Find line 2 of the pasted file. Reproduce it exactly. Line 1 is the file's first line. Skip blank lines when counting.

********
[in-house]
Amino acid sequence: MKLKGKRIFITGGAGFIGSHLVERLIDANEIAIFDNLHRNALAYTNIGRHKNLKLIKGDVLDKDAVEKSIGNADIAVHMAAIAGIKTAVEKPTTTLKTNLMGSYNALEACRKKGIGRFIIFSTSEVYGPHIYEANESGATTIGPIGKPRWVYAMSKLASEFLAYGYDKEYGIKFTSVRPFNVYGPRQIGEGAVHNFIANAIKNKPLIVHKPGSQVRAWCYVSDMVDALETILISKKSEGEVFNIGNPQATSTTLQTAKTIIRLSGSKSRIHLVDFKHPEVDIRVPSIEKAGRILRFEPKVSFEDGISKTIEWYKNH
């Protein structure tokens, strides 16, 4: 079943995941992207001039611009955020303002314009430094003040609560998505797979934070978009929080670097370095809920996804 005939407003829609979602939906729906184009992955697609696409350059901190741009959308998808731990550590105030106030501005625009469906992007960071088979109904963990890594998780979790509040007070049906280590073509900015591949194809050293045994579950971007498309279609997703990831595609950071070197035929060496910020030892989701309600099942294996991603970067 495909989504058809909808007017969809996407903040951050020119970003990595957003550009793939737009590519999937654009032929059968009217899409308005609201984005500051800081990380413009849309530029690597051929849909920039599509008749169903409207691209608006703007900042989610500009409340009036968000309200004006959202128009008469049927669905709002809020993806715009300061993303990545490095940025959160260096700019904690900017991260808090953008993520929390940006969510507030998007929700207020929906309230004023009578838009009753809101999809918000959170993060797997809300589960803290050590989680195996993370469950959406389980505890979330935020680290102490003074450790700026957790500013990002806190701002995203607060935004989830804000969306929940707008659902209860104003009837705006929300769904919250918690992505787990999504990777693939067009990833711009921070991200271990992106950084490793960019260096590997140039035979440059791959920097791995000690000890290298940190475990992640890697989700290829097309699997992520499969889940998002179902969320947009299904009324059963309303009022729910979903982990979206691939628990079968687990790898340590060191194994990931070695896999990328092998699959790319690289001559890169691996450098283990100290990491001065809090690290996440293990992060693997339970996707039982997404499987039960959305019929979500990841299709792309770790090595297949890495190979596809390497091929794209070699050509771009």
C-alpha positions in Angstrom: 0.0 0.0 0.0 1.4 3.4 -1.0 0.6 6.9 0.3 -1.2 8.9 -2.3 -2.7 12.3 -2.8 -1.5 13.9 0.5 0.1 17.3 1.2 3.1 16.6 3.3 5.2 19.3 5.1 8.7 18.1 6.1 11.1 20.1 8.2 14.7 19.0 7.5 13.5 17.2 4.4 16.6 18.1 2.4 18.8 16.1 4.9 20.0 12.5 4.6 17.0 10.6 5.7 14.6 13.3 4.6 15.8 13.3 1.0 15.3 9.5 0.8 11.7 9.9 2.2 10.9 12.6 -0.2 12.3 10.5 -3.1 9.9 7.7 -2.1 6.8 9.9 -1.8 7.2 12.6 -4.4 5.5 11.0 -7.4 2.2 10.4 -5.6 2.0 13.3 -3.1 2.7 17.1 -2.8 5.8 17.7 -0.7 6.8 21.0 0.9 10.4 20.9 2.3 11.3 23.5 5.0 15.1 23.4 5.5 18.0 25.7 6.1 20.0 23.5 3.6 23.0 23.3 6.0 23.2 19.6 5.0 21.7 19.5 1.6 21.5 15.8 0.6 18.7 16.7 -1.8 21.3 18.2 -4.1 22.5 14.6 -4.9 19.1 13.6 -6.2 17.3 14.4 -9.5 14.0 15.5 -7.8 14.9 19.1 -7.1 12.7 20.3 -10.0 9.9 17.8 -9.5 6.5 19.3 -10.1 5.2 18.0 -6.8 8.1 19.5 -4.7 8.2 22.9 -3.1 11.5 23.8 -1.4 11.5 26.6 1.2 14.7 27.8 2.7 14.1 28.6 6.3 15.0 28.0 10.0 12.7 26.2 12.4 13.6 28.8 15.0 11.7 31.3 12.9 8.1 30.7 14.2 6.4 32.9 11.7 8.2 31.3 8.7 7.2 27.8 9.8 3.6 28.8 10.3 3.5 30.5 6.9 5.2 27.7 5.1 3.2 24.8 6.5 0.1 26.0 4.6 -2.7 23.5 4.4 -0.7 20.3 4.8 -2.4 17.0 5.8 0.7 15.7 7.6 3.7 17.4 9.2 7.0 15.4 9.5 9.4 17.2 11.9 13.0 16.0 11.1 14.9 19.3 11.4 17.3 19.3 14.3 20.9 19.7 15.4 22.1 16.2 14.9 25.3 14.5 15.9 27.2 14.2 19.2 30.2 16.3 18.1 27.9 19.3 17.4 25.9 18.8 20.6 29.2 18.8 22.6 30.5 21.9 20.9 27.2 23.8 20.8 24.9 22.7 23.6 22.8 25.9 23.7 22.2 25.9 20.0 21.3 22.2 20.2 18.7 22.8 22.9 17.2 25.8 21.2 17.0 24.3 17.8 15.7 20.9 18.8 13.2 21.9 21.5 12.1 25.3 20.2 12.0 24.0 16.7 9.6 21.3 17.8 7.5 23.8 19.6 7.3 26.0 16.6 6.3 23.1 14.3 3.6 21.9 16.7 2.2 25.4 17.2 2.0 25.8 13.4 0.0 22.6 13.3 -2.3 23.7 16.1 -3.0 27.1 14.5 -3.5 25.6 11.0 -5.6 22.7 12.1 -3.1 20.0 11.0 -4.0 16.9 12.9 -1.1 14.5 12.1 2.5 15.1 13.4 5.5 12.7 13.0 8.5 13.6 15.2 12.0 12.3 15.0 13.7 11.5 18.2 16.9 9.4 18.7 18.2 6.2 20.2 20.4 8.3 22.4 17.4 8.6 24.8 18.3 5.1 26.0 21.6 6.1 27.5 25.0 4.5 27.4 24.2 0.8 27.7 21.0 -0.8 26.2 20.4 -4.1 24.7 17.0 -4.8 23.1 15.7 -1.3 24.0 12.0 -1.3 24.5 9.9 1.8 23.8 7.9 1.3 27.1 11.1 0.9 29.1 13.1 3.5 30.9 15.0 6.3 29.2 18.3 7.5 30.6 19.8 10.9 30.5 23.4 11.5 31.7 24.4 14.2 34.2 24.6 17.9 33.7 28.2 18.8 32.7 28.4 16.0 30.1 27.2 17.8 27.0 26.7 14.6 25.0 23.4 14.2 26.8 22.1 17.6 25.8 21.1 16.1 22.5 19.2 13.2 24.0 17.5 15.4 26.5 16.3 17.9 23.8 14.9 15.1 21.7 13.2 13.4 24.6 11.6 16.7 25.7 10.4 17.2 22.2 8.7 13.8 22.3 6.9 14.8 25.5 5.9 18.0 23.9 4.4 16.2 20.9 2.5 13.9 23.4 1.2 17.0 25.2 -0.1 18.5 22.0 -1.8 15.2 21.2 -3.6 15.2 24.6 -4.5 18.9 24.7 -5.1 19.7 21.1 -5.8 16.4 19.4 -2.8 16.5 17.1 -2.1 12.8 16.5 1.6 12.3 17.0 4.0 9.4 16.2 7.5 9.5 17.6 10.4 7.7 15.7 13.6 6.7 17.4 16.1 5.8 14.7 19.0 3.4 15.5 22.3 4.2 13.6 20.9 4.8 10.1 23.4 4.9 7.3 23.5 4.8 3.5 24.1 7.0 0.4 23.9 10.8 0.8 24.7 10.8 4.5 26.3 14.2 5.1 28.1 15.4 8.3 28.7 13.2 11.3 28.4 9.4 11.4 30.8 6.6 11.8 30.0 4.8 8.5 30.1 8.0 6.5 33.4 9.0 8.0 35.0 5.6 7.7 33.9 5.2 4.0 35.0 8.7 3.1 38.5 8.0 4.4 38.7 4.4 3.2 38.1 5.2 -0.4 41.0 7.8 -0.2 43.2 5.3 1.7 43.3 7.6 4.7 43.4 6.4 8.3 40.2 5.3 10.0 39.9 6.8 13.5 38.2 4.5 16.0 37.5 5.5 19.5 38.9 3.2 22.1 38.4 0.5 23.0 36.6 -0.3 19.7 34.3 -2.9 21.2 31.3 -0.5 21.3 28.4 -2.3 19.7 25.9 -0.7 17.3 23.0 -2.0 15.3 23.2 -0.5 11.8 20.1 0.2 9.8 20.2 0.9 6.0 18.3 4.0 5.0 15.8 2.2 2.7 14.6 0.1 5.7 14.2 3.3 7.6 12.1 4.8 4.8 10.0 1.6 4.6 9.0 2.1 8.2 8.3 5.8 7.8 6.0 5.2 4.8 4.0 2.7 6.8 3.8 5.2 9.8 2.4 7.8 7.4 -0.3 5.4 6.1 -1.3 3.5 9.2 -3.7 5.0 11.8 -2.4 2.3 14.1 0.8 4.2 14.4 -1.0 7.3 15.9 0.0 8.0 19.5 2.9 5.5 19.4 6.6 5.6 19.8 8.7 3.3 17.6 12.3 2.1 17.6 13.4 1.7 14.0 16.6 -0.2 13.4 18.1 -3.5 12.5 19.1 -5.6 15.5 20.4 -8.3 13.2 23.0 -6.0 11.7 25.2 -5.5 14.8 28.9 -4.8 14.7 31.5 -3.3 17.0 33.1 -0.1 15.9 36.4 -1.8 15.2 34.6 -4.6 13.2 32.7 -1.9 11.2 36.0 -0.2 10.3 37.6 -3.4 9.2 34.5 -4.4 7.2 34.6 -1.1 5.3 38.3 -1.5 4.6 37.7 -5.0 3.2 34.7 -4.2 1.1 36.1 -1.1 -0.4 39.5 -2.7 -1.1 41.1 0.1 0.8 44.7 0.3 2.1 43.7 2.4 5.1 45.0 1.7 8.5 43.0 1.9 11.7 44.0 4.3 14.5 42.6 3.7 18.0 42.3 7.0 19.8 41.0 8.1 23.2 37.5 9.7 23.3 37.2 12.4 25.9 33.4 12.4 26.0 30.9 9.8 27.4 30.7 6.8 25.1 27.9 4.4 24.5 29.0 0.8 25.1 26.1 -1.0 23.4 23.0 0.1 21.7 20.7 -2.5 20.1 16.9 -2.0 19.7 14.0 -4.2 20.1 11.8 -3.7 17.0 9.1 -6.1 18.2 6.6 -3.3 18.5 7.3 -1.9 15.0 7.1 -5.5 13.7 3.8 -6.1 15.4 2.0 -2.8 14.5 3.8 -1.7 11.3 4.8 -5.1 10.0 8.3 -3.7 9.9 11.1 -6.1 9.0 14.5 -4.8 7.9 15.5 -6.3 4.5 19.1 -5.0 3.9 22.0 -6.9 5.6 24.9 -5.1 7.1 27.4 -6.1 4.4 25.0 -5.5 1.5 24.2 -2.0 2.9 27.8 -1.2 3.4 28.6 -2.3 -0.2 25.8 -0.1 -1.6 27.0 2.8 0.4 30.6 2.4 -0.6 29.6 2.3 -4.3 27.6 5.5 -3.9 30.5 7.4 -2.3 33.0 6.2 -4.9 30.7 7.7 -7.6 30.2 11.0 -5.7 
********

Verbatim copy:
Amino acid sequence: MKLKGKRIFITGGAGFIGSHLVERLIDANEIAIFDNLHRNALAYTNIGRHKNLKLIKGDVLDKDAVEKSIGNADIAVHMAAIAGIKTAVEKPTTTLKTNLMGSYNALEACRKKGIGRFIIFSTSEVYGPHIYEANESGATTIGPIGKPRWVYAMSKLASEFLAYGYDKEYGIKFTSVRPFNVYGPRQIGEGAVHNFIANAIKNKPLIVHKPGSQVRAWCYVSDMVDALETILISKKSEGEVFNIGNPQATSTTLQTAKTIIRLSGSKSRIHLVDFKHPEVDIRVPSIEKAGRILRFEPKVSFEDGISKTIEWYKNH